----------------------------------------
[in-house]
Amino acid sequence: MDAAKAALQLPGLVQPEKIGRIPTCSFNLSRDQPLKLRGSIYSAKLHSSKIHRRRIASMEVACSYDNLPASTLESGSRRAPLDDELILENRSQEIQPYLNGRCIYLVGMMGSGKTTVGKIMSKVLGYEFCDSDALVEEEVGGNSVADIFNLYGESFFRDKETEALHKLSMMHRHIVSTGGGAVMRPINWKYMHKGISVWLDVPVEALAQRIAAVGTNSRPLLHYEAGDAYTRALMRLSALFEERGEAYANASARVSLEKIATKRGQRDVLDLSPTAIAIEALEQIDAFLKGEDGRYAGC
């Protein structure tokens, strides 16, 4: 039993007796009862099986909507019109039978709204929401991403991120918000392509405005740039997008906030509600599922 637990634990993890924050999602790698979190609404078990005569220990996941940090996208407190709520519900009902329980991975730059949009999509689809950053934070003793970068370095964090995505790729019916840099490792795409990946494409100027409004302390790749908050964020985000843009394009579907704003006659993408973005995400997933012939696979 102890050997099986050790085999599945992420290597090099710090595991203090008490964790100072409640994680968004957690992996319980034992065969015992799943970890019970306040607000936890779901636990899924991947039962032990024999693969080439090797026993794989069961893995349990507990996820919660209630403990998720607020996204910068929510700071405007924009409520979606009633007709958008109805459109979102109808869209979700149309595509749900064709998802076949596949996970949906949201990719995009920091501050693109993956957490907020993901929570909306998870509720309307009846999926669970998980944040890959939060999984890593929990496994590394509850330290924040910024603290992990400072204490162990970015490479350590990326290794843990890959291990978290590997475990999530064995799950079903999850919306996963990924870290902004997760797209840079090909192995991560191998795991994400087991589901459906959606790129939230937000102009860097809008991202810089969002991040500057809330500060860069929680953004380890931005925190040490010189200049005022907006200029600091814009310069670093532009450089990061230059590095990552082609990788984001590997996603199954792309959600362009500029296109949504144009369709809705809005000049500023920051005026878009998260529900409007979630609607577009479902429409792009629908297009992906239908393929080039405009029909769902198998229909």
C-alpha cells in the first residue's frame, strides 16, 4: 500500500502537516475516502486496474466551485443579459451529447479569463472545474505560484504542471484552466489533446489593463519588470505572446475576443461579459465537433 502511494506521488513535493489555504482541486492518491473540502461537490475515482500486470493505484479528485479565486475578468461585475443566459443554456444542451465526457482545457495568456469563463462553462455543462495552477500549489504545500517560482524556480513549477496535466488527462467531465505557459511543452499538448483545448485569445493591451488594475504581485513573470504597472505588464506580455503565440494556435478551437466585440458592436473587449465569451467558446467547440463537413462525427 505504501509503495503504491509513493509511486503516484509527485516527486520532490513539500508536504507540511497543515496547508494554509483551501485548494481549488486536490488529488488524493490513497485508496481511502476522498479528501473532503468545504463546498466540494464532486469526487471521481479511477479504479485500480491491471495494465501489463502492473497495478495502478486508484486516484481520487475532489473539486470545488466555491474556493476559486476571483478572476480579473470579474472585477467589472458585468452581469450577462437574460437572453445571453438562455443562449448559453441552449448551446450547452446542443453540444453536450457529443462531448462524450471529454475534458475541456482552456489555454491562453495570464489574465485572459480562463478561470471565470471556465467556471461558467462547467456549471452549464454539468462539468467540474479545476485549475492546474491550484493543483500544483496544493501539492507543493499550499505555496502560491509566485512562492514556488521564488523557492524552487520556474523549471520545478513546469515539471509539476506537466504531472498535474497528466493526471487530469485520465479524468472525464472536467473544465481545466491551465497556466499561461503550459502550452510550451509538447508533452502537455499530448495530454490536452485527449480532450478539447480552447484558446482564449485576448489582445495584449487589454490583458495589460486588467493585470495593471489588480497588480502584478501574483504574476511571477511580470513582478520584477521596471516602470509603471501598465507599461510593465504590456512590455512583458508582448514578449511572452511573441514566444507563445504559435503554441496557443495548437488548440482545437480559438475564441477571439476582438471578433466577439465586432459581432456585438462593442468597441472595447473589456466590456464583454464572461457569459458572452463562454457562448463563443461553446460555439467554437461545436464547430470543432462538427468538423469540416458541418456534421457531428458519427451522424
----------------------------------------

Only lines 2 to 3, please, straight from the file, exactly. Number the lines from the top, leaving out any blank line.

Amino acid sequence: MDAAKAALQLPGLVQPEKIGRIPTCSFNLSRDQPLKLRGSIYSAKLHSSKIHRRRIASMEVACSYDNLPASTLESGSRRAPLDDELILENRSQEIQPYLNGRCIYLVGMMGSGKTTVGKIMSKVLGYEFCDSDALVEEEVGGNSVADIFNLYGESFFRDKETEALHKLSMMHRHIVSTGGGAVMRPINWKYMHKGISVWLDVPVEALAQRIAAVGTNSRPLLHYEAGDAYTRALMRLSALFEERGEAYANASARVSLEKIATKRGQRDVLDLSPTAIAIEALEQIDAFLKGEDGRYAGC
């Protein structure tokens, strides 16, 4: 039993007796009862099986909507019109039978709204929401991403991120918000392509405005740039997008906030509600599922 637990634990993890924050999602790698979190609404078990005569220990996941940090996208407190709520519900009902329980991975730059949009999509689809950053934070003793970068370095964090995505790729019916840099490792795409990946494409100027409004302390790749908050964020985000843009394009579907704003006659993408973005995400997933012939696979 102890050997099986050790085999599945992420290597090099710090595991203090008490964790100072409640994680968004957690992996319980034992065969015992799943970890019970306040607000936890779901636990899924991947039962032990024999693969080439090797026993794989069961893995349990507990996820919660209630403990998720607020996204910068929510700071405007924009409520979606009633007709958008109805459109979102109808869209979700149309595509749900064709998802076949596949996970949906949201990719995009920091501050693109993956957490907020993901929570909306998870509720309307009846999926669970998980944040890959939060999984890593929990496994590394509850330290924040910024603290992990400072204490162990970015490479350590990326290794843990890959291990978290590997475990999530064995799950079903999850919306996963990924870290902004997760797209840079090909192995991560191998795991994400087991589901459906959606790129939230937000102009860097809008991202810089969002991040500057809330500060860069929680953004380890931005925190040490010189200049005022907006200029600091814009310069670093532009450089990061230059590095990552082609990788984001590997996603199954792309959600362009500029296109949504144009369709809705809005000049500023920051005026878009998260529900409007979630609607577009479902429409792009629908297009992906239908393929080039405009029909769902198998229909």